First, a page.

Religion in America.
Congress shall make no law respecting an establishment of religion, or prohibiting the free exercise thereof; or abridging the freedom of speech, or of the press; or the right of the people peaceably to assemble, and to petition the Government for a redress of grievances.
This was the text of the first amendment to the constitution of the United States, enacted in 1791. This was one of the most remarkable events in history. All over the world at that time, religion served as the sole source of morality and was taken to be the only legitimate foundation for a civilized society. In such circumstances, for a country to codify the above principle as a constitutional backbone was unbelievable, to say the least.
The founding fathers came from different shades of the religious spectrum. There were non-religious people (Jefferson) as well as moderately pious (Washington, Adams, Hamilton and Madison). But one thing they all agreed on was the essential requirement of a republic: irreligiosity of the state.
This wisdom of two centuries ago is now in short supply. At least, that is the impression one gets from the current politics of the US. There was always a thought, usually on the fringes, in the American society which did not accept that a rigorous foundation of a civilized society can be nonreligious. This thought appears to be becoming mainstream. It reached a high in the current administration.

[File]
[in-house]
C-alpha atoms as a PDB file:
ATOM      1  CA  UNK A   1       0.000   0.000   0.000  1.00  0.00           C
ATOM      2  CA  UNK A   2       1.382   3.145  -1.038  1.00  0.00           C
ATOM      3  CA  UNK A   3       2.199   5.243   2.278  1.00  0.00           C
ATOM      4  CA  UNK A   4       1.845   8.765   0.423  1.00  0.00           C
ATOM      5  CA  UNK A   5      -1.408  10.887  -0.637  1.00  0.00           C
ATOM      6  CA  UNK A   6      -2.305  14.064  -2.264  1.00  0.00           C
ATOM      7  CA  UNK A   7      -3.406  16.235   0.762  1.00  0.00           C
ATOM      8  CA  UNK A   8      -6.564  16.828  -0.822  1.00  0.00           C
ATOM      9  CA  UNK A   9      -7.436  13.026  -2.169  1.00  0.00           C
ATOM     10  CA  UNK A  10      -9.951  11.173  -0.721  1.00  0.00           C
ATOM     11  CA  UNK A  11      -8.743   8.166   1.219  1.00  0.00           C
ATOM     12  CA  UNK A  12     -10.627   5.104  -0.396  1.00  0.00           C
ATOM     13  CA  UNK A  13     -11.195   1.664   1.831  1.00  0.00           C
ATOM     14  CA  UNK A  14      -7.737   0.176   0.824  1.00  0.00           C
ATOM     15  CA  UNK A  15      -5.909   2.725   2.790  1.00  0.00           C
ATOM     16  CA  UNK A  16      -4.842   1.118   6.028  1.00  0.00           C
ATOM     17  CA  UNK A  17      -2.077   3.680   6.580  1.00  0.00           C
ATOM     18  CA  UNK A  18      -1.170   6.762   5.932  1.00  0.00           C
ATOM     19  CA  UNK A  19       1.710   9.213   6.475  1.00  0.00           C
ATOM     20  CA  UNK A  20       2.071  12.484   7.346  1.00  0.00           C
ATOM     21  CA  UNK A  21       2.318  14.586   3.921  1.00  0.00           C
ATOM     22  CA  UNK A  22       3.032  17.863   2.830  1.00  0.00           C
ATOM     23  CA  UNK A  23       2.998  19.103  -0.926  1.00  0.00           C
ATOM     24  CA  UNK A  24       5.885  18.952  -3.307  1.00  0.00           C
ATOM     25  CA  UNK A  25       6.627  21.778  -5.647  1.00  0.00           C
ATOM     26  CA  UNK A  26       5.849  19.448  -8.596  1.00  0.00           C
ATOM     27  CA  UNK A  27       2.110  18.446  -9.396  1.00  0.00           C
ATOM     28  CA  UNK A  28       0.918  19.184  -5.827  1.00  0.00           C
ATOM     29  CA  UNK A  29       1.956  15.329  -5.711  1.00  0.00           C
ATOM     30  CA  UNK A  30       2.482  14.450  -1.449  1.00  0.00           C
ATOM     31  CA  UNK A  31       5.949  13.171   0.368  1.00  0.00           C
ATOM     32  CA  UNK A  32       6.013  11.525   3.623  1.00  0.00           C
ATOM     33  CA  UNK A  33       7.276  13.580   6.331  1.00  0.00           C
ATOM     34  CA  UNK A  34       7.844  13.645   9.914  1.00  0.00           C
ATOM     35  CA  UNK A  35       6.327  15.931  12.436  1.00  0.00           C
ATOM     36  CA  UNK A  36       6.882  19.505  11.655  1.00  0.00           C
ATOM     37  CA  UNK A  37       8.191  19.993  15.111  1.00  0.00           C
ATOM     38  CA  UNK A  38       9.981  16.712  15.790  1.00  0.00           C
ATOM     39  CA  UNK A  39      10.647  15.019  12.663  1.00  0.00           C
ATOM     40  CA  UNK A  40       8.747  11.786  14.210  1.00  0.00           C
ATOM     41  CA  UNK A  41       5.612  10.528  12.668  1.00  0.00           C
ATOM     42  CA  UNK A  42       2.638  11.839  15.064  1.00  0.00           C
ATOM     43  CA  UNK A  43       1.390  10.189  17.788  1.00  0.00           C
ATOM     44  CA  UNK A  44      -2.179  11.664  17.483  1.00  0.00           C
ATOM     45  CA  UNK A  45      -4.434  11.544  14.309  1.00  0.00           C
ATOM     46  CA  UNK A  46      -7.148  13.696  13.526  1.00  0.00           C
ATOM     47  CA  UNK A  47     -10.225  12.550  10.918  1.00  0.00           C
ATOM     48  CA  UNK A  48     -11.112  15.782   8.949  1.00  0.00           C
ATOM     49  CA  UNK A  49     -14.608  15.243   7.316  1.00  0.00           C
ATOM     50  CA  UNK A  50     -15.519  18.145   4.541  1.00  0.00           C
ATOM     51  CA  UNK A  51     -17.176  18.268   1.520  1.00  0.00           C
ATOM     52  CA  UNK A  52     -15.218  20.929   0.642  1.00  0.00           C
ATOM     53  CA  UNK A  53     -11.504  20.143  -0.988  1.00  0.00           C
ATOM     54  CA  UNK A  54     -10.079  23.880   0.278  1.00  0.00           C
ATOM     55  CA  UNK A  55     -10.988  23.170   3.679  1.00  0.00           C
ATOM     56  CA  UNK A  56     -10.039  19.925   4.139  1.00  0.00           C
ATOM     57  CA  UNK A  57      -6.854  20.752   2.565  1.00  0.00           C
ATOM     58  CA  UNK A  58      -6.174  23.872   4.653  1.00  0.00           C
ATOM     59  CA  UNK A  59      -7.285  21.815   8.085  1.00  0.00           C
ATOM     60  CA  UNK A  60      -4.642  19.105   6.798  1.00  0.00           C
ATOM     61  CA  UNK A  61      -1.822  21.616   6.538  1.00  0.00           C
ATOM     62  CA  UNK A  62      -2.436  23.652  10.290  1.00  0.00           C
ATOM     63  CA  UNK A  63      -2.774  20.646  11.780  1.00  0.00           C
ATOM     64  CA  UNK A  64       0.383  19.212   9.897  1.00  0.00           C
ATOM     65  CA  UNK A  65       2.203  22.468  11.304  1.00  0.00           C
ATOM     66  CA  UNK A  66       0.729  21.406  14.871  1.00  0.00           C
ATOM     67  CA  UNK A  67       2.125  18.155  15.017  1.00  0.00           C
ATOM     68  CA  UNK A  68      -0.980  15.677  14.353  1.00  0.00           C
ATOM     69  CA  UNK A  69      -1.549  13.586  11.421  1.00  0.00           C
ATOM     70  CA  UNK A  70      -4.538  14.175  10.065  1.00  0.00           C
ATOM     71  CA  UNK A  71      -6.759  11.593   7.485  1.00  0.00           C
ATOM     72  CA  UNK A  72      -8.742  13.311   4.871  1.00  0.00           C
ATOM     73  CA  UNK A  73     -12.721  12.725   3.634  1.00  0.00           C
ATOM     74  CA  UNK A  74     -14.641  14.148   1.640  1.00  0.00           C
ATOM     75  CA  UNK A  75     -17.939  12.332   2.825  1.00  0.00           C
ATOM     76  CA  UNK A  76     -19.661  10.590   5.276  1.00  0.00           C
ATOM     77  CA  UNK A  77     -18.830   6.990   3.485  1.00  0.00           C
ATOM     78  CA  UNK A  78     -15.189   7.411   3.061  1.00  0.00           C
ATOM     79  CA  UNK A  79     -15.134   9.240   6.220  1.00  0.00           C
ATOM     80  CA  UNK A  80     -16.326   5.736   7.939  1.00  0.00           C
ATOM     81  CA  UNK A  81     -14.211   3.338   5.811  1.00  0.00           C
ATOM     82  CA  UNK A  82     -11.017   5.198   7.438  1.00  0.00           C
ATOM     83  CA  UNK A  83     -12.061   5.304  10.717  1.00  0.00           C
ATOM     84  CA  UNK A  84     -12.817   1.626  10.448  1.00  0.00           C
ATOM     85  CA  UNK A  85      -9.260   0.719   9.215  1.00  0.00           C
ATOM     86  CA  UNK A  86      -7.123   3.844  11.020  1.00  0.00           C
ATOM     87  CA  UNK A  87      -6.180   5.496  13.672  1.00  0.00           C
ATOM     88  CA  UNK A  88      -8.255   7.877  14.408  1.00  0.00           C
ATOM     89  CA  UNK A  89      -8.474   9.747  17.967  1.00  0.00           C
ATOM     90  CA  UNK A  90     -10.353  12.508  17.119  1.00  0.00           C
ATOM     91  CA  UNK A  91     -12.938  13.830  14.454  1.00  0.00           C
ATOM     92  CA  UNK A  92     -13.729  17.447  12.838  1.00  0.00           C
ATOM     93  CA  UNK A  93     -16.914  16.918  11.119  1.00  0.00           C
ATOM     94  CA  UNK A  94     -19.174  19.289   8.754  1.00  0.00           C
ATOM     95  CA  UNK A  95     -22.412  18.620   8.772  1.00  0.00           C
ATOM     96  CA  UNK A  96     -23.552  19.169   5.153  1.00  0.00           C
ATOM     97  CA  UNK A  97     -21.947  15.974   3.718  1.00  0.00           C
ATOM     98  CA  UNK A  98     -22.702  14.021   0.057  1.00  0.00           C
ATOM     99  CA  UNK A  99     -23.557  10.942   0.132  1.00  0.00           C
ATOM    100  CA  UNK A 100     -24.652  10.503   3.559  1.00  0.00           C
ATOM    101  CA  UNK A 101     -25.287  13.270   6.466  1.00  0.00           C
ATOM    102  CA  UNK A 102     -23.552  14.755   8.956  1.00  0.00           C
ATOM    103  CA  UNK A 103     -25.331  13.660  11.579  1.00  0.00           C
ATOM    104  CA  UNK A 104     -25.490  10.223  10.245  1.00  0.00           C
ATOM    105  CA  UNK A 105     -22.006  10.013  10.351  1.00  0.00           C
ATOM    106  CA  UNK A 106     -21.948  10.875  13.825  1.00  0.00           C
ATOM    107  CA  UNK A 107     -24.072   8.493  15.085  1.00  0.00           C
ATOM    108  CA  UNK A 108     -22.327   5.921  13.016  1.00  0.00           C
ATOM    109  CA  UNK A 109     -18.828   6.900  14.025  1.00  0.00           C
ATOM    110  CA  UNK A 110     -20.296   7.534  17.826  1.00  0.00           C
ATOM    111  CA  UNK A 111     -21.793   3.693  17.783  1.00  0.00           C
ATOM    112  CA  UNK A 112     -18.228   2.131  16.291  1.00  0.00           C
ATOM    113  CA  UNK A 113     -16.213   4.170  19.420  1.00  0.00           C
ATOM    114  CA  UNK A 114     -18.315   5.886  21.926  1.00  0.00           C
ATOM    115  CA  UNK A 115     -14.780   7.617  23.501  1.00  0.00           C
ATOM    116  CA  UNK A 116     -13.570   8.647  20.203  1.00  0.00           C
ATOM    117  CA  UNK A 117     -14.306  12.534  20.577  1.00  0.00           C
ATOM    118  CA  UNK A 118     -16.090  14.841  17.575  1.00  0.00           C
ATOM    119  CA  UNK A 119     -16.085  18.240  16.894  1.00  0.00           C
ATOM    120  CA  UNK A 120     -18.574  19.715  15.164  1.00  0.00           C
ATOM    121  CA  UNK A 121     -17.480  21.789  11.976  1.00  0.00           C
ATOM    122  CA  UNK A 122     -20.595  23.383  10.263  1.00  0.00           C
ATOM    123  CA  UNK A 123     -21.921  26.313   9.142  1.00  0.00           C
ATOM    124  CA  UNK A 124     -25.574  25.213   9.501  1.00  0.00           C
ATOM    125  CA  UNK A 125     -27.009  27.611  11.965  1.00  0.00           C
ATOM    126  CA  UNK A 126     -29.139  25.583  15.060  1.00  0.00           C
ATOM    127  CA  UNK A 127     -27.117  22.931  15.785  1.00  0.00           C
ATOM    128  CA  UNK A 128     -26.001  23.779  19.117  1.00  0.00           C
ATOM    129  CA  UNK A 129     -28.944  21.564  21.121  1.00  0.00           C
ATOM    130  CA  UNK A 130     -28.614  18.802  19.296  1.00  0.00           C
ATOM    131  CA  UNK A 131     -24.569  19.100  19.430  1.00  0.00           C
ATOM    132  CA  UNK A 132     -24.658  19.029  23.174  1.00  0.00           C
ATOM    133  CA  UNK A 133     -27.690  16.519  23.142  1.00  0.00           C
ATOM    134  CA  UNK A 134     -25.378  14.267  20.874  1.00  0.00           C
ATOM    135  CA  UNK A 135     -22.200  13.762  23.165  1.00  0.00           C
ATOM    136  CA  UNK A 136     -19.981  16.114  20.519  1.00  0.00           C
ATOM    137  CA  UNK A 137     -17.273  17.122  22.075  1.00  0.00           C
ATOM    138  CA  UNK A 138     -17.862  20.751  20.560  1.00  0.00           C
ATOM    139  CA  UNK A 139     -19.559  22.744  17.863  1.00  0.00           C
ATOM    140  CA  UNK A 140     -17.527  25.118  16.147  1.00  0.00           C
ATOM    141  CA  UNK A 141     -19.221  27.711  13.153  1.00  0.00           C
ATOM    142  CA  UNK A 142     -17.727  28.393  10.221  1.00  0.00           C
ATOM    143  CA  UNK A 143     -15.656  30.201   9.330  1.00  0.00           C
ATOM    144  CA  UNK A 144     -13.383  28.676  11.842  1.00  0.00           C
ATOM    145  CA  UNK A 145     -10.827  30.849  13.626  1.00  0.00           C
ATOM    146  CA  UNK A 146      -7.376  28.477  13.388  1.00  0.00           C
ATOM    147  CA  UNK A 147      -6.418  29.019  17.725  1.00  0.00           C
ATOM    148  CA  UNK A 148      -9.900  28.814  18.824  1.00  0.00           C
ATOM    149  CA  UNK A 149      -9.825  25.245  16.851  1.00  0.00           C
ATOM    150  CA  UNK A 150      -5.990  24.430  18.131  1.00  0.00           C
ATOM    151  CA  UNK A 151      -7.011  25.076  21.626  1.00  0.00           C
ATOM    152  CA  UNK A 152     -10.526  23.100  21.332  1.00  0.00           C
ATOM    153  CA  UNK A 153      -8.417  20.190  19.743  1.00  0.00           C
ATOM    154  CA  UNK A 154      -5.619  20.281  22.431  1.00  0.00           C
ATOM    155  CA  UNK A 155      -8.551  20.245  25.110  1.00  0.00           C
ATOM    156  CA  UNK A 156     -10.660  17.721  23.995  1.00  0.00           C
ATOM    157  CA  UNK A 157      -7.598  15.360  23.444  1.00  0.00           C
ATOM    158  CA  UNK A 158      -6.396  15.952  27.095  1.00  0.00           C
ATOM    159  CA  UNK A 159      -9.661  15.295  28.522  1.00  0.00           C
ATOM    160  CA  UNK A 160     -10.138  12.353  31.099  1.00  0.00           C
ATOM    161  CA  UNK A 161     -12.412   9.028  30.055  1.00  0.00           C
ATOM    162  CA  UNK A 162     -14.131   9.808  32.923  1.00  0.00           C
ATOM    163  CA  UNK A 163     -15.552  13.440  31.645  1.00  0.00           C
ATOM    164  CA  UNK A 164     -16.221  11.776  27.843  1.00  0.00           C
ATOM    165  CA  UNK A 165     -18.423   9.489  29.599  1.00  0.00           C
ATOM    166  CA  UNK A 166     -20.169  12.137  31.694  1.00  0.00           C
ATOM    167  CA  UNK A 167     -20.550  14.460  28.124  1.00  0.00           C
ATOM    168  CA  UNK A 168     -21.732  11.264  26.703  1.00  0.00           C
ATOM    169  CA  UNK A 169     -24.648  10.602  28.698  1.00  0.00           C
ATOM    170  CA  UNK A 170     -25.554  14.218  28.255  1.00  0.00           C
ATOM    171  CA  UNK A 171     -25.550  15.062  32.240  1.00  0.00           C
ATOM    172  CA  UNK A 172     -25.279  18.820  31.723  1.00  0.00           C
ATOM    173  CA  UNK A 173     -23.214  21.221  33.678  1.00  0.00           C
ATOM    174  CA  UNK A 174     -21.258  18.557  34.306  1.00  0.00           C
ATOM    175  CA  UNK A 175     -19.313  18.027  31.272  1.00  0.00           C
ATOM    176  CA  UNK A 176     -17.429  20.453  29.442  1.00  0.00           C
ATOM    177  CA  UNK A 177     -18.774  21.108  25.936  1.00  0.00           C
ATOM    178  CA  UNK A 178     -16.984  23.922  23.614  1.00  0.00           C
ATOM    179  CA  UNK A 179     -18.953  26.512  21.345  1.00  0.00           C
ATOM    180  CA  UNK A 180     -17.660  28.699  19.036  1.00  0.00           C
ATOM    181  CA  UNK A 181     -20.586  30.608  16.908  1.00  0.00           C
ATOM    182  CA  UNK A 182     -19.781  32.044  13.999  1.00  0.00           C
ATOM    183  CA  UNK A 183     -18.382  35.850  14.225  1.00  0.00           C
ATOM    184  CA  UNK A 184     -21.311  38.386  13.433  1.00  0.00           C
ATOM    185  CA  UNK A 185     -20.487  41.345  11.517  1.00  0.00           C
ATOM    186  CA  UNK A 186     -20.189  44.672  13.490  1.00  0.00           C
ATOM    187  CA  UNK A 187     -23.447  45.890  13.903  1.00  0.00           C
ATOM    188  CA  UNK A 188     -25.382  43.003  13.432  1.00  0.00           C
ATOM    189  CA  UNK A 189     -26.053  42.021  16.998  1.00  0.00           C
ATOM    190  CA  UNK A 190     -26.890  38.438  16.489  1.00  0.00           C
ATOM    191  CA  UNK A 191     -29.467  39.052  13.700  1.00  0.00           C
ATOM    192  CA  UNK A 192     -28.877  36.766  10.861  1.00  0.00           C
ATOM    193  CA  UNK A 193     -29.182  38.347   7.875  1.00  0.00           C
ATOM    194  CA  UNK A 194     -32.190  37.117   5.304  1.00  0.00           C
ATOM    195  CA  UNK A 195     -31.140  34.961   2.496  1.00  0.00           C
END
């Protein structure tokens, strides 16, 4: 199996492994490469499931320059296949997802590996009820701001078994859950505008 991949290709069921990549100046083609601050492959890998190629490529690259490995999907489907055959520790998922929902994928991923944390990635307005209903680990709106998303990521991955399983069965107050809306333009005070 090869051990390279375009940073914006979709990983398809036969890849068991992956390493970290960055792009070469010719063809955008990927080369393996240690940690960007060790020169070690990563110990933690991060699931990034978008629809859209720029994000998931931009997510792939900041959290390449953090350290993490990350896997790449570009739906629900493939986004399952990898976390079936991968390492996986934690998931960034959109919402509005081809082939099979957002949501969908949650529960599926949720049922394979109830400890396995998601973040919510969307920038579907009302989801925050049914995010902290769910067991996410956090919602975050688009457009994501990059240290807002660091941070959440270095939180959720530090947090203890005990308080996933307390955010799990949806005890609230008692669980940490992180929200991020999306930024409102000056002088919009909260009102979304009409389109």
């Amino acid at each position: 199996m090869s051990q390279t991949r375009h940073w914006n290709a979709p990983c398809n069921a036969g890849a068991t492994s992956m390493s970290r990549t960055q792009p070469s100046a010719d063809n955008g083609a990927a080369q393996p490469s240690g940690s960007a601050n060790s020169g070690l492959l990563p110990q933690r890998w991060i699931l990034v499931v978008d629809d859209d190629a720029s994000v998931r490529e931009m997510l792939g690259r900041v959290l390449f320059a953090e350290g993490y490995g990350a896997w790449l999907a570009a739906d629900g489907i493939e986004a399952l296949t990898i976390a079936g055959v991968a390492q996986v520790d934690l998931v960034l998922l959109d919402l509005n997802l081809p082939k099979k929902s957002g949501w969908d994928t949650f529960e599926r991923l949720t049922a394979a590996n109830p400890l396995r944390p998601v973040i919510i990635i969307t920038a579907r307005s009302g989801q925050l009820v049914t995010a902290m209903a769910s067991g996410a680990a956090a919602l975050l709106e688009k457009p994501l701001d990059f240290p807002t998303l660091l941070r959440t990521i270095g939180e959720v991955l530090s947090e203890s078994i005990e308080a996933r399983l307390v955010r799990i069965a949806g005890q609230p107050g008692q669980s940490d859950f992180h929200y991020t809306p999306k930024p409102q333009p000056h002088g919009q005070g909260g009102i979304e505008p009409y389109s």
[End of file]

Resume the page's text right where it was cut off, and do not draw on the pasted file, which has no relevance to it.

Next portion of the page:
These trends are analyzed in this article of Steven Pinker. The specific subject of the article is a report released by the President's Council on Bioethics. This council was "charged with advising the president and exploring policy issues related to the ethics of biomedical innovation, including drugs that would enhance cognition, genetic manipulation of animals or humans, therapies that could extend the lifespan, and embryonic stem cells and so-called 'therapeutic cloning' that could furnish replacements for diseased tissue and organs". The council's 555-page report introduced a narrow religious angle into these issues and elevated a vaguely defined concept of "human dignity" as a litmus test for deciding on them. Needless to say, many of the conclusions fit the agenda of the religious wing of the Republican party. The article reveals the close ties between Bush administration and the intellectuals behind the report.
This is, of course, one of many disquieting aspects of George Bush's presidency. There are some welcome indications that the sway of the religious right on GOP is on the decline. However, the question remains:
How did the United States, the world's scientific powerhouse, reach a point at which it grapples with the ethical challenges of twenty-first-century biomedicine using Bible stories, Catholic doctrine, and woolly rabbinical allegory?